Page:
Archive for the ‘Chennai’ Category

Why You Should Care About the Upcoming World Chess Championship Match

November 6, 2013
FIDE World Chess Championship Match 2013

FIDE World Chess Championship Match 2013

On November 9, 2013 the world is going to stop. Billions of people around the globe will be watching live as two titans clash in what may be the greatest chess match ever played. Viswanathan Anand, the Pride of India, will be taking on the charismatic “Mozart of Chess,” Magnus Carlsen.  By the end of November, the player who utterly destroys his opponent will be crowned “The King of Chess.”

Viswanathan Anand at the chess board.

Viswanathan Anand at the chess board.

Viswanathan Anand is more than a World Chess Champion. He is the greatest sportsmen ever produced from the second most populous country in the world. “Vishy,” as his friends call him, became India’s first grandmaster in 1988. Anand was also first to receive the Rajiv Gandhi Khel Ratna award in 1992. In 2007, he was awarded the Padma Vibhushan, India’s second highest civilian honor. Viswanathan Anand has also won the coveted Chess Oscar a total of six times! Indeed, historians tell us that chess has its roots in ancient India, but it was not until Viswanathan Anand became World Champion that chess took a hold of the sub-continent’s imagination.

The charismatic "Mozart of Chess."

The charismatic “Mozart of Chess.”

Many consider Magnus Carlsen to be for chess, what Mozart was for music. In the long and distinguished history of chess prodigies, Magnus may be the greatest of them all. Magnus Carlsen, who started chess at the age of five, became a chess Grand Master at thirteen and the number one rated player in the world before the age of twenty. A short while later, Carlsen established the highest rating ever in the game of chess and in doing so surpassed his former teacher, Garry Kasparov. Often mentioned in the same class as Paul Morphy, Jose Raul Capablanca and Bobby Fischer, Magnus is missing only the title of World Champion to establish his residency on Mount Olympus.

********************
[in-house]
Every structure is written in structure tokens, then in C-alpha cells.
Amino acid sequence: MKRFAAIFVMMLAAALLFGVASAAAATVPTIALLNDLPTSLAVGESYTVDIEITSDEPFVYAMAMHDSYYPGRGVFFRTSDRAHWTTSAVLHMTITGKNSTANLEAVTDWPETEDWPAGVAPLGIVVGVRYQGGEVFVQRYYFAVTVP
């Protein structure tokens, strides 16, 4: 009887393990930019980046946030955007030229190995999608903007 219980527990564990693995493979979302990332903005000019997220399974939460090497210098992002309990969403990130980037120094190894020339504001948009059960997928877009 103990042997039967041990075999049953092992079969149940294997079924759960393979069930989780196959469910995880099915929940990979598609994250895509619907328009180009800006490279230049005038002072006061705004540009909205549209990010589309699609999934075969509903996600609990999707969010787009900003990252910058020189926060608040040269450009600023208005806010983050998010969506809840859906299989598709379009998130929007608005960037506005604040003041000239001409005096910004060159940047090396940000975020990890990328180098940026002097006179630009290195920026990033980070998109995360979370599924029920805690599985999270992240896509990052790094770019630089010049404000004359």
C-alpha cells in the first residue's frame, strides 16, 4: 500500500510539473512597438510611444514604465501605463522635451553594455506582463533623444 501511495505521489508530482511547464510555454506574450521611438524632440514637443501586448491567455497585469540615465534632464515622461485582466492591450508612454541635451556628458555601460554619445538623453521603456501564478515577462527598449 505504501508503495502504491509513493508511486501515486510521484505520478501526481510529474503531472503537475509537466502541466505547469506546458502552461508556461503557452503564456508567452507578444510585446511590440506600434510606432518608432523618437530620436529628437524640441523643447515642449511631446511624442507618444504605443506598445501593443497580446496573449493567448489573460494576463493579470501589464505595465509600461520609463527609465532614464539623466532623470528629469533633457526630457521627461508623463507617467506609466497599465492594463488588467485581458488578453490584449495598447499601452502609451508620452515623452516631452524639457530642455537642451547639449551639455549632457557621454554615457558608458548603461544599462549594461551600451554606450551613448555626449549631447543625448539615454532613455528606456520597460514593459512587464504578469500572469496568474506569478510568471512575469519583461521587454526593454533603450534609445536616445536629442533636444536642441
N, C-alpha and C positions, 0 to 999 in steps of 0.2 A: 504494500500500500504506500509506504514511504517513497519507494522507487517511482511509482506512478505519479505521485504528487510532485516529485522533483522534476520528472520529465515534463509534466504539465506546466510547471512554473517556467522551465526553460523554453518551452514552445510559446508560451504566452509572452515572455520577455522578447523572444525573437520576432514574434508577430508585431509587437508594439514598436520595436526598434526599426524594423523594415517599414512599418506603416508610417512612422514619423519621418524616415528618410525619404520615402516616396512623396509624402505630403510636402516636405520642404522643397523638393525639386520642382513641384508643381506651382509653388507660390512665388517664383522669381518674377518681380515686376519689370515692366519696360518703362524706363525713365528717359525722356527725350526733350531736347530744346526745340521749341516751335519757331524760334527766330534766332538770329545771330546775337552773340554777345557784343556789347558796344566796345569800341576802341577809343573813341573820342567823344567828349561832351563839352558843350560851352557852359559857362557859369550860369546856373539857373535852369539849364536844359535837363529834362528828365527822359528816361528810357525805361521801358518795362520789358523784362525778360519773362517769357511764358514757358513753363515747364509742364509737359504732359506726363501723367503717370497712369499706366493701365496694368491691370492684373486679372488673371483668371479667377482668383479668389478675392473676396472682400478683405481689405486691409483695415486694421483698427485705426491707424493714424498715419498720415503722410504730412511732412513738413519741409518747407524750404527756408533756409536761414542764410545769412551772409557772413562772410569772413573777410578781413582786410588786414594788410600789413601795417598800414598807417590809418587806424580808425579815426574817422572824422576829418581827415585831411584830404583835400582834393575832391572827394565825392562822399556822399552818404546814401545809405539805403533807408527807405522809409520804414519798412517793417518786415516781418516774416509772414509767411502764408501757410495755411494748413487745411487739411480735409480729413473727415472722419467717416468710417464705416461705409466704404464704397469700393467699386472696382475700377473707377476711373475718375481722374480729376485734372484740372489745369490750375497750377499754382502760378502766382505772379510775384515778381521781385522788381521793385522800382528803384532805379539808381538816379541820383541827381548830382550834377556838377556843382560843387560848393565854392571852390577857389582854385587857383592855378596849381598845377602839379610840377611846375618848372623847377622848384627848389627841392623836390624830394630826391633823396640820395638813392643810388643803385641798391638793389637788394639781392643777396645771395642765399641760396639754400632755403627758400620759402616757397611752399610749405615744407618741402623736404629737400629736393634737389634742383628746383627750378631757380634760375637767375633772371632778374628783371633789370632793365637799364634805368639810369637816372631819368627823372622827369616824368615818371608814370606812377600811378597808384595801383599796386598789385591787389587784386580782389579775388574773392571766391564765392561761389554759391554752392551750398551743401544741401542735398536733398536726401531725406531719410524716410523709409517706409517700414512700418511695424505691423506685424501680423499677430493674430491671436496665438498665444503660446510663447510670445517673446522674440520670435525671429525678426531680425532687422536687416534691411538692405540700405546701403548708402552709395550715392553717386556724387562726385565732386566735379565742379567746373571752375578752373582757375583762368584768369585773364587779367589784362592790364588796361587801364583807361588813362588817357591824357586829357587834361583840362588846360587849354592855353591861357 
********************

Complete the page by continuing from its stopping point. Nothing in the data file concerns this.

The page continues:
Throughout human history, there have been certain events which demonstrate the greatness of human achievement. The Hammurabi Code of 1750 B.C., the dawn of Democracy in 594 B.C., The Wright Brothers taking flight in 1903 are important events on the timeline comparable to what, I believe, will result from the FIDE World Chess Championship of 2013. Chess is about to become “cool” again and our world may never be the same.

Don’t miss the event:

The Official Site for the Anand-Carlsen World Chess Championship Match of 2013

Watch live on you Android device.

Watch live on your iphone or ipad.

Get Norway’s perspective on the Anand-Carlsen World Chess Championship Match of 2013

See what India feels about Anand’s play against Carlsen.

Blogs covering the 2013 World Chess Championship:

World Chess Championship Blog

Susan Polgar’s Blog

Alexandra Kosteniuk’s Blog

Chris Torres’ Blog

Chessdom

 

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World Chess Championship 2013: Preview 2 of the Anand-Carlsen Match

November 1, 2013

In our first preview game to the 2013 World Chess Championship, we studied a game where a young Magnus Carlsen demolishes his opponent. In preview two to the World Chess Championship Match between Anand and Carlsen, we will examine a game where our current World Chess Champion destroys Vassily Ivanchuk with style.

What is the best way for white to stop Anand's attack?

What is the best way for white to stop Anand’s attack?

 

[Event “It”]

[Site “Reggio Emilia (Italy)”]

[Date “1989”]

[Round “35”]